DeVos: Well, I knew that a federal agency would be a large bureaucracy. I did not fully appreciate, until I started working there, how formidable the bureaucracy is and how they really can thwart you accomplishing a lot of things. I cite several examples, in the book, of mind-boggling ways in which the simplest of tasks and simplest of things were thwarted. It was really revealing in that way, but also convicting to me about how out-of-touch and how overgrown the federal workforce has become. There were good people who were career staffers in the department, and we found a number who worked well together, but the vast majority you could almost feel the animosity that radiated from them.

DW: You recently recorded the audiobook version of “Hostages No More.” How long did it take to record the book?

DeVos: It took six days, four to seven hours a day, depending on what segments we were doing. Never having done it before, I didn’t really know what to expect. It was part of my lifelong learning experience! It really was fun, but it was also very fatiguing. I would say I probably like doing it, but I don’t love public speaking. I did stand the entire time because I knew that would be better for energy and breath.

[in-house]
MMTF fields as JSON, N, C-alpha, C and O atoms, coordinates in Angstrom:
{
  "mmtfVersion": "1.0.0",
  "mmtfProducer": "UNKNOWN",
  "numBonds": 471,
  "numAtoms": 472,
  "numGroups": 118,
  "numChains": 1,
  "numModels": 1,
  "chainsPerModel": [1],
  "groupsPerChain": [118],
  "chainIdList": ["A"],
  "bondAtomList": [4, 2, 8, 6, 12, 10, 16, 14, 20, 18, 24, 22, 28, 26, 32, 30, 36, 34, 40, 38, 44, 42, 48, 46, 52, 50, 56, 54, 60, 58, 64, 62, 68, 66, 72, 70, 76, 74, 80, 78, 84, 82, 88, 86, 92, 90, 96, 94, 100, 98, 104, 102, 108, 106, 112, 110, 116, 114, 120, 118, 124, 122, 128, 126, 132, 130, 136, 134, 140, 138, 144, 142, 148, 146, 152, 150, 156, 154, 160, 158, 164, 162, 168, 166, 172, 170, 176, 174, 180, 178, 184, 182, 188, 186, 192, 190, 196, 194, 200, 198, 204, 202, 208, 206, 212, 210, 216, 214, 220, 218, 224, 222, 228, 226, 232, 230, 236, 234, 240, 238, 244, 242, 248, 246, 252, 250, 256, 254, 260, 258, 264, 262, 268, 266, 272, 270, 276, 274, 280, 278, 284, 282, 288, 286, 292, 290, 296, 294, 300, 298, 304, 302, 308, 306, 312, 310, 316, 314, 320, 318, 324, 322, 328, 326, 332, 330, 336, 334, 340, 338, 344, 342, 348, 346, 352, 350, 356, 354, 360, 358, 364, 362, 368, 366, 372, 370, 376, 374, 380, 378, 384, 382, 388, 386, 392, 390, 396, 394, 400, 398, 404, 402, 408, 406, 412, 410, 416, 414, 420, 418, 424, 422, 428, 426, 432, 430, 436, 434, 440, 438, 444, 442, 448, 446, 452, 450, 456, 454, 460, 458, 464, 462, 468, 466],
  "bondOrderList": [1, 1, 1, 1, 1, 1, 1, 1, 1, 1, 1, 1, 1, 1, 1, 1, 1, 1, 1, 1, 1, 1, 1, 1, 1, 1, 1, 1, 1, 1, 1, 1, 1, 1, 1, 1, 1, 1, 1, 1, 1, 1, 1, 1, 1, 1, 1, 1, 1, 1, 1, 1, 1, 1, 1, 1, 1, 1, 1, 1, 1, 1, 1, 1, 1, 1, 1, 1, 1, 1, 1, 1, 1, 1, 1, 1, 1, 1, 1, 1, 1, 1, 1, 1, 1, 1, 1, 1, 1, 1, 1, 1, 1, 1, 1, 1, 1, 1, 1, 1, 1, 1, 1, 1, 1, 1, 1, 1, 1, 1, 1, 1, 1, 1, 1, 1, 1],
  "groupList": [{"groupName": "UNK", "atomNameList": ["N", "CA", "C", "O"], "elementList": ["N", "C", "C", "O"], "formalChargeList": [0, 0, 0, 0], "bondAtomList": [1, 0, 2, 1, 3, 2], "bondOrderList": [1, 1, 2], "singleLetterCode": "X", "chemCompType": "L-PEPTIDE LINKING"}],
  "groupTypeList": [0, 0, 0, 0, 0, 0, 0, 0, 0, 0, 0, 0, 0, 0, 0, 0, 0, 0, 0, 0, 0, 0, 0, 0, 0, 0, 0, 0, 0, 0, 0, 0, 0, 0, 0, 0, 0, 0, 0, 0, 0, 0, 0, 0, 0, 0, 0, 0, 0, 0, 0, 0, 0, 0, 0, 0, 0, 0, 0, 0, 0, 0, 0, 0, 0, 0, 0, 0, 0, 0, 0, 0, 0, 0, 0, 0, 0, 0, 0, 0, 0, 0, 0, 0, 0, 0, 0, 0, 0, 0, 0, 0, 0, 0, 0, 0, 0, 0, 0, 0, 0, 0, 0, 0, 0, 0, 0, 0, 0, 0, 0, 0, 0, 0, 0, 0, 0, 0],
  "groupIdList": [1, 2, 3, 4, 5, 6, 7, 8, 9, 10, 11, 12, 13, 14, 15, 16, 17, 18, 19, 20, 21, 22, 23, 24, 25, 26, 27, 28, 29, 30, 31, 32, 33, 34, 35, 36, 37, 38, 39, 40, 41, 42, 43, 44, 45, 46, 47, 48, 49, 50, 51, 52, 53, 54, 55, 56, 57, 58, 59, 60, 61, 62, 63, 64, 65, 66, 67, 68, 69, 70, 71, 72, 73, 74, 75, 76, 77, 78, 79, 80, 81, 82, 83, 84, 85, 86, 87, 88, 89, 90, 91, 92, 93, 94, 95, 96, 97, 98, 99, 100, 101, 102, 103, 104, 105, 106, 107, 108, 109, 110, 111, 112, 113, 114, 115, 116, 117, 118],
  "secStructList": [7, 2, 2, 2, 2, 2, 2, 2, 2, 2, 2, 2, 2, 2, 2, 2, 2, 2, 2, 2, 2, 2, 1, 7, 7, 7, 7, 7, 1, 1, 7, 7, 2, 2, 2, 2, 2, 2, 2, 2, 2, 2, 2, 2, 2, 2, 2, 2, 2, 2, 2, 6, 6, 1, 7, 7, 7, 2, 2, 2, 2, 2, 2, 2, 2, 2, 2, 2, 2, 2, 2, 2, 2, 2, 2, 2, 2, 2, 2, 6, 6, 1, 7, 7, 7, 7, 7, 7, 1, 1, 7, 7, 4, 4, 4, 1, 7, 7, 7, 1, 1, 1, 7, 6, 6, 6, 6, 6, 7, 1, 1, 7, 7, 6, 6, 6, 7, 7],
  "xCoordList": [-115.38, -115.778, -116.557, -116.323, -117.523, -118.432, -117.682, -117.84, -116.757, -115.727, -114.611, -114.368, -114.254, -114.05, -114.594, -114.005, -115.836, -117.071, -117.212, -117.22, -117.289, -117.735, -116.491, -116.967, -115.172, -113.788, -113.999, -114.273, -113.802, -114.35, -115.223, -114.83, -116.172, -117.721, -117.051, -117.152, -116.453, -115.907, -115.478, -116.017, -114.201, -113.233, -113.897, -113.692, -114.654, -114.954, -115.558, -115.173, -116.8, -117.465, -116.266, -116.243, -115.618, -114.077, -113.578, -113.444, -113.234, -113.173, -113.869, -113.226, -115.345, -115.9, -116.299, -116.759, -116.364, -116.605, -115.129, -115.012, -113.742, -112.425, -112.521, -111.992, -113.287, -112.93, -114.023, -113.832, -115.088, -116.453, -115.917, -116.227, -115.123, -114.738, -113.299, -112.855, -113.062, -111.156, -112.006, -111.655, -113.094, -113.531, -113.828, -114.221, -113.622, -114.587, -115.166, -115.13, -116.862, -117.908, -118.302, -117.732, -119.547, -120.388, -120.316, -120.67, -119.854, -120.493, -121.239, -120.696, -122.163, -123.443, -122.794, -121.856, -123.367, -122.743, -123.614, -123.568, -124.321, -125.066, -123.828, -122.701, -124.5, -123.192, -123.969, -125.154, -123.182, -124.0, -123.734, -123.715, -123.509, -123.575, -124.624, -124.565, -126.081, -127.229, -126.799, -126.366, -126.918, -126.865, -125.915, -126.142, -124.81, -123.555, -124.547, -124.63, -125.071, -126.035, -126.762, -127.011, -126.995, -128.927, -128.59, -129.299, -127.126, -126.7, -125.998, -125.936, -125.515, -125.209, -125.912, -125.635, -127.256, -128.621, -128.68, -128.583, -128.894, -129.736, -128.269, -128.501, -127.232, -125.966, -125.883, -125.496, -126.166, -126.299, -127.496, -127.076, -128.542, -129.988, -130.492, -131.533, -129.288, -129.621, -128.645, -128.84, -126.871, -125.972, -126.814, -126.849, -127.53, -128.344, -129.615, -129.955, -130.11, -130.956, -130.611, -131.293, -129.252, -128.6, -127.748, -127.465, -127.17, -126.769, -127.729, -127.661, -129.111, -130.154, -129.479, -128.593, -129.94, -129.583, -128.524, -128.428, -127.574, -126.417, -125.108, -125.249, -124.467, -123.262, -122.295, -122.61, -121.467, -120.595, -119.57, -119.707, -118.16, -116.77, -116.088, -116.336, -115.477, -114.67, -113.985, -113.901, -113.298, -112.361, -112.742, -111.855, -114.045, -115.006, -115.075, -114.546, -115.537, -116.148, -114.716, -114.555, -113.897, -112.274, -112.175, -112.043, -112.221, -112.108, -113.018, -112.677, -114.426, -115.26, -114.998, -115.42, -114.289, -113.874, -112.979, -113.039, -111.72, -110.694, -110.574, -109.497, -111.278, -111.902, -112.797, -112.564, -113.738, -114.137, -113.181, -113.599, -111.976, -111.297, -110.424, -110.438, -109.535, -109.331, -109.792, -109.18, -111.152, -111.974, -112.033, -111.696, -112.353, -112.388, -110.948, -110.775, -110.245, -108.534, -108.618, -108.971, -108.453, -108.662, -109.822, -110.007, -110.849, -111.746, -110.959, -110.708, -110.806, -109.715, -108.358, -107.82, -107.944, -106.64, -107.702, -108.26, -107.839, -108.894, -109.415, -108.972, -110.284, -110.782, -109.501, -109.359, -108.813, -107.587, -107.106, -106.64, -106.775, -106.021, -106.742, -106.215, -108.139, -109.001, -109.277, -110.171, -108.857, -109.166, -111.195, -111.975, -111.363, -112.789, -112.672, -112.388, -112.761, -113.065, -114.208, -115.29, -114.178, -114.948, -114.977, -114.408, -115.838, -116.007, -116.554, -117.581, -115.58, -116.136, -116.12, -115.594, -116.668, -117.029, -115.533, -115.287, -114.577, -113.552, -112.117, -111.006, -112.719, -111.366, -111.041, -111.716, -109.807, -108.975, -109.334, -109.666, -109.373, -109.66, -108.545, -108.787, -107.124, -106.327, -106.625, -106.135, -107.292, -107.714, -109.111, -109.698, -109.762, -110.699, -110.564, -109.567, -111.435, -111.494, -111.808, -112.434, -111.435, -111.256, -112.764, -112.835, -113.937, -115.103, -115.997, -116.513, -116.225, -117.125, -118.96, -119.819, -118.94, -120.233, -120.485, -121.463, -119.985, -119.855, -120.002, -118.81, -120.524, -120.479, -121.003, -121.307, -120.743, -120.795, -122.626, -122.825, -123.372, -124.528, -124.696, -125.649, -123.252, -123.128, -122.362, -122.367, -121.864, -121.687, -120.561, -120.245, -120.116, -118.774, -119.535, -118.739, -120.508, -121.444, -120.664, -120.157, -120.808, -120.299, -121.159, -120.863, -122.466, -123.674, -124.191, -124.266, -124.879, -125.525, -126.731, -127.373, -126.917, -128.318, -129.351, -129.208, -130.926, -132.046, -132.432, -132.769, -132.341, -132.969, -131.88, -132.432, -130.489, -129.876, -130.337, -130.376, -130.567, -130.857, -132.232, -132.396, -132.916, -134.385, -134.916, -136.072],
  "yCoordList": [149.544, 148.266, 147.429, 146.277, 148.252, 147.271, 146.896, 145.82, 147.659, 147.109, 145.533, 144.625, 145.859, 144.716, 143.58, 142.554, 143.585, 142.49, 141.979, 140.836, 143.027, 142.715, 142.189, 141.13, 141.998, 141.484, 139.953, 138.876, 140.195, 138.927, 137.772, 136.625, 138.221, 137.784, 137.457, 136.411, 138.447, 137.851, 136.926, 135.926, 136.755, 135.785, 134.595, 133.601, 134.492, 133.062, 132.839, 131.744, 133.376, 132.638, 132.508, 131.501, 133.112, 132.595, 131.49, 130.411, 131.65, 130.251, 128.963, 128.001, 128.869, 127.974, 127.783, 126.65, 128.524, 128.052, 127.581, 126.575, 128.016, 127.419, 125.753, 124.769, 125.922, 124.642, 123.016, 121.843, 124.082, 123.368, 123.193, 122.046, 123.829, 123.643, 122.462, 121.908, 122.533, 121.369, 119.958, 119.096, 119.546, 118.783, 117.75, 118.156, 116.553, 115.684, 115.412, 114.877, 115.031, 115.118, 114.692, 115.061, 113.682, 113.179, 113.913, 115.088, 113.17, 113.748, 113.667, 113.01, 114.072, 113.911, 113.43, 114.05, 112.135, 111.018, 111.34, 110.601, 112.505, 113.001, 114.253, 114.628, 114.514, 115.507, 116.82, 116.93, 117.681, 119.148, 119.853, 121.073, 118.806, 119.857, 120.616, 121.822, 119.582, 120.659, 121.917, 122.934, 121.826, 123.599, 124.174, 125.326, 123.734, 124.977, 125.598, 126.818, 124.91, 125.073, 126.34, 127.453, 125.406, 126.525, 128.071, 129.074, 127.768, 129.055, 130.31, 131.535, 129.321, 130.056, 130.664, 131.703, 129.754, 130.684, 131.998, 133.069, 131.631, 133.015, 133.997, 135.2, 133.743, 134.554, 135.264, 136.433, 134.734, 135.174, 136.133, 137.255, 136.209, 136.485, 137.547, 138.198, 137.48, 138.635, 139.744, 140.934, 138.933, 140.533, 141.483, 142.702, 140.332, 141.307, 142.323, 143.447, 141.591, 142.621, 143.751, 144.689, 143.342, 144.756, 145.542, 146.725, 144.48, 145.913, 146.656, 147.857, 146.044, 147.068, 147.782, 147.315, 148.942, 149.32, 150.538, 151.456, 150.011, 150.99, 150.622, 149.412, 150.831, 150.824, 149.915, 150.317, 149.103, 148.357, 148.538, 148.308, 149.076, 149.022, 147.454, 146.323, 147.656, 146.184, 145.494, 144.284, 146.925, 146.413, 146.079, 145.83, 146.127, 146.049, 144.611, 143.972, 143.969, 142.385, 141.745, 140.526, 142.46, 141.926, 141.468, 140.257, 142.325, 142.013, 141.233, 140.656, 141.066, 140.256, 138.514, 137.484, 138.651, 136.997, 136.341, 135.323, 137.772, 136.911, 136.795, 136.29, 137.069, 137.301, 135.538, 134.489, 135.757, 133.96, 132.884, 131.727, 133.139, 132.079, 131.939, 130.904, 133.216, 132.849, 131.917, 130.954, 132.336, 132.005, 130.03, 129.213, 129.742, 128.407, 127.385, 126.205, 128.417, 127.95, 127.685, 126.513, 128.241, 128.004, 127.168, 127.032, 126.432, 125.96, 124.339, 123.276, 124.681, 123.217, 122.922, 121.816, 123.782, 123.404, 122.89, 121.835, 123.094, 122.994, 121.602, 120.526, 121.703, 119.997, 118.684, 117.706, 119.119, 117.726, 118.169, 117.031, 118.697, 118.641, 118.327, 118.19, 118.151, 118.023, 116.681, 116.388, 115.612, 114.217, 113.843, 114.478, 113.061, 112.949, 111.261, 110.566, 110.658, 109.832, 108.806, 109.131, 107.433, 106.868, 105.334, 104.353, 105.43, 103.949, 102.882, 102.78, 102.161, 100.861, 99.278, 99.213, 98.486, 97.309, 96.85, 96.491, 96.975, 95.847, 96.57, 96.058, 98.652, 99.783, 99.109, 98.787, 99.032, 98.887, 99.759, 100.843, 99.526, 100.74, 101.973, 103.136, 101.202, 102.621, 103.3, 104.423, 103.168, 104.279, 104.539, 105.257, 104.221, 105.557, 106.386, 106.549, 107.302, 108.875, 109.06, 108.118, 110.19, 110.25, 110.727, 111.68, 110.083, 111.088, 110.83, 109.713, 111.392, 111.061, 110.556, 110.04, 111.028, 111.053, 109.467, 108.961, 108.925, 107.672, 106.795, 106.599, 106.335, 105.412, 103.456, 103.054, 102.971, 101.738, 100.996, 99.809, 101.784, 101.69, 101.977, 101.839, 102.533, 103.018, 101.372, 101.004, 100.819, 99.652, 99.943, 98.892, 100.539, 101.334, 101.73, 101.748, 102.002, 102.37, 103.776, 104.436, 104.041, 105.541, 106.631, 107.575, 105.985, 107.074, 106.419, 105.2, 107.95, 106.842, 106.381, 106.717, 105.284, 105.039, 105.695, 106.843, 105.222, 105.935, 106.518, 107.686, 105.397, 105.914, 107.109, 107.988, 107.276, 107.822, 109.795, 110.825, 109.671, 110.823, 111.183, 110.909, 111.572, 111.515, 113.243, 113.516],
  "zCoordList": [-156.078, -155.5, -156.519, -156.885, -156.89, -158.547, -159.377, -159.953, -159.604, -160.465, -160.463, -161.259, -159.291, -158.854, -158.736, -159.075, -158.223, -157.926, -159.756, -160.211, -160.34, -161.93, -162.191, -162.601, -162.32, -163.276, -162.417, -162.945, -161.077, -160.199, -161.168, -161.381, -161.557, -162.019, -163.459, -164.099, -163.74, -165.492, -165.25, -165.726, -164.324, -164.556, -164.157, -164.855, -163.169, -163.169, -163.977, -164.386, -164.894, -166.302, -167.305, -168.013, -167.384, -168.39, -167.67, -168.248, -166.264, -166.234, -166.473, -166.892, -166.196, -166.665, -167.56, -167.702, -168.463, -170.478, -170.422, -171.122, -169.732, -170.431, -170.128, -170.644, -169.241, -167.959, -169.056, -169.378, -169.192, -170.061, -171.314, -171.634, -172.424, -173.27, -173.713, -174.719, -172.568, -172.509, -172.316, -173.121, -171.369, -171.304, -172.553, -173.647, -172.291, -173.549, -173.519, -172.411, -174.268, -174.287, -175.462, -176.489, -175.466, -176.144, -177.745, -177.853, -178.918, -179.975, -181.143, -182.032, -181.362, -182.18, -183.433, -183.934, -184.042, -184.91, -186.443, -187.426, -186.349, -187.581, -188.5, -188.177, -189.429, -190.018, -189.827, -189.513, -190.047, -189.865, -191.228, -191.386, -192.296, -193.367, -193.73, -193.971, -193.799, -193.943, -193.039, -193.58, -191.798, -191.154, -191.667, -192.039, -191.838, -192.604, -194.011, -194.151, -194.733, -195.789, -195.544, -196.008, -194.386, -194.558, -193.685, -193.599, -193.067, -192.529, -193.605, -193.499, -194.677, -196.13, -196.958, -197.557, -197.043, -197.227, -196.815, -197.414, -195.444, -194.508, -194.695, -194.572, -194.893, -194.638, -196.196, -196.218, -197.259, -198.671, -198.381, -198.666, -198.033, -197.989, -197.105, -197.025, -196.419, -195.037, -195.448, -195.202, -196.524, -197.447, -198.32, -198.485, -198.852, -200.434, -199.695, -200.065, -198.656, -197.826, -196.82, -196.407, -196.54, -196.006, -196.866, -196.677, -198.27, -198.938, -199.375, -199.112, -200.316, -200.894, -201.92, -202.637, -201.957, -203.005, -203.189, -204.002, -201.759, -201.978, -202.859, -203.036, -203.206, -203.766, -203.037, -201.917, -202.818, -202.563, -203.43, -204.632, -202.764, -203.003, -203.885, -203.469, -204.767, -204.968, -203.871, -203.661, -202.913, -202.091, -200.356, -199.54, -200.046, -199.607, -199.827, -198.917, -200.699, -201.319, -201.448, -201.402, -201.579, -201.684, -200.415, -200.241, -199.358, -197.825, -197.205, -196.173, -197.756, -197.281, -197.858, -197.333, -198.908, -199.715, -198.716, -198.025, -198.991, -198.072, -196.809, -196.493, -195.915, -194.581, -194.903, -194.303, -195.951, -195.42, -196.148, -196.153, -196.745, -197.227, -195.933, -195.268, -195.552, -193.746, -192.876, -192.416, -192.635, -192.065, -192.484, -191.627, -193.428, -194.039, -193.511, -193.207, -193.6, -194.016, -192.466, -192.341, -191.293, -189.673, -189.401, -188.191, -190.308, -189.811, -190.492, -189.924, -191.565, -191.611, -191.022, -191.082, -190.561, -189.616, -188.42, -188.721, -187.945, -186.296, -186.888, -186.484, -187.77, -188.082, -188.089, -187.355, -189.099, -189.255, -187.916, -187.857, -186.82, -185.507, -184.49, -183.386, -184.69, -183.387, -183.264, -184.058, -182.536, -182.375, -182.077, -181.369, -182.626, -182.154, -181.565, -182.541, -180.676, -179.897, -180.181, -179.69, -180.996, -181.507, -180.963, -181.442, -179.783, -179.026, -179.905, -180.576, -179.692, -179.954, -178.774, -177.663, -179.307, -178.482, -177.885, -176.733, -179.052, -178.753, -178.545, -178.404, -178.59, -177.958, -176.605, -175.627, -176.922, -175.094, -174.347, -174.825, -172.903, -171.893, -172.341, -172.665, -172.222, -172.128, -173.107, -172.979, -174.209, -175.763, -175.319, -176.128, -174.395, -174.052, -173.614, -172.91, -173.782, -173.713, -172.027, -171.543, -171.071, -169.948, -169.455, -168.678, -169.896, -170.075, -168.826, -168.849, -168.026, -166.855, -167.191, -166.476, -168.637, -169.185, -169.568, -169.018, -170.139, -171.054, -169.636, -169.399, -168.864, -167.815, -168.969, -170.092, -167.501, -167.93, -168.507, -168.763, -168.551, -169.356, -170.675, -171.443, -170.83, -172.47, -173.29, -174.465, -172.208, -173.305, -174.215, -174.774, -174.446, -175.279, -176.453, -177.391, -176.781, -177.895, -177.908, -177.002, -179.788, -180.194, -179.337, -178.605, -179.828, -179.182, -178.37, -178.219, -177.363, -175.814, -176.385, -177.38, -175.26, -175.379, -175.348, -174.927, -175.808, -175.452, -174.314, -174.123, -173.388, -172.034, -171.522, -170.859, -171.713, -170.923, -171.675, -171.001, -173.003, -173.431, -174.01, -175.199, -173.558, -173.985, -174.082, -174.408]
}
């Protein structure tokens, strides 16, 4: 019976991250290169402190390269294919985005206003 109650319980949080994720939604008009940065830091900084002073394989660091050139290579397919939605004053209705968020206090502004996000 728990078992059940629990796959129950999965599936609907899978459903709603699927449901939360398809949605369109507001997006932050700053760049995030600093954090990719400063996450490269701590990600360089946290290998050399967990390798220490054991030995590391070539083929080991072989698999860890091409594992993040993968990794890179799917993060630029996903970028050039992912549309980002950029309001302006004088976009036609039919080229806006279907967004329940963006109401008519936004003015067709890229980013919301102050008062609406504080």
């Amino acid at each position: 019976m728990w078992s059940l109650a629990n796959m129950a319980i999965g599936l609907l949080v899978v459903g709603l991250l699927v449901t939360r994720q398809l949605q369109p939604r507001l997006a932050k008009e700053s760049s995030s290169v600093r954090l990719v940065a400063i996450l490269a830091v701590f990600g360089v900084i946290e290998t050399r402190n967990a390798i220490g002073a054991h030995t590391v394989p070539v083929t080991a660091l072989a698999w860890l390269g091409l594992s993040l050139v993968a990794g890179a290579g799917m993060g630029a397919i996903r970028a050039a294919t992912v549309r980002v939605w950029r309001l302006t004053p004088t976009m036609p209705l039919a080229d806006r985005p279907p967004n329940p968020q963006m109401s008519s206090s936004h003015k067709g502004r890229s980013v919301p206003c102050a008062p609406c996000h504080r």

DW: What is your message to young conservatives today?

DeVos: I actually articulated a number of those things in my book, specifically with regard to education. Let me echo a couple of them here. First of all, if they are young parents and are frustrated with what their options are, they should, number one, make sure that they’re supporting candidates for office that actually support education freedom policy — and then hold them to that. 

Number two, they can start a school. They can start with themselves, and they can do that best if they are empowered with the resources that are going to be spent on their child anyway — if they have the ability to control those resources.

We’ve seen a dramatic increase in homeschoolers in the last year-and-a-half. I actually think that’s a very positive thing, because I think we’re going to see a lot more creativity and a lot higher quality experience for the families that have chosen that direction. We need to just make sure that policy is going to support and encourage those who want to pursue that direction.

DW: You use the term ‘freedom’ throughout the book. Why?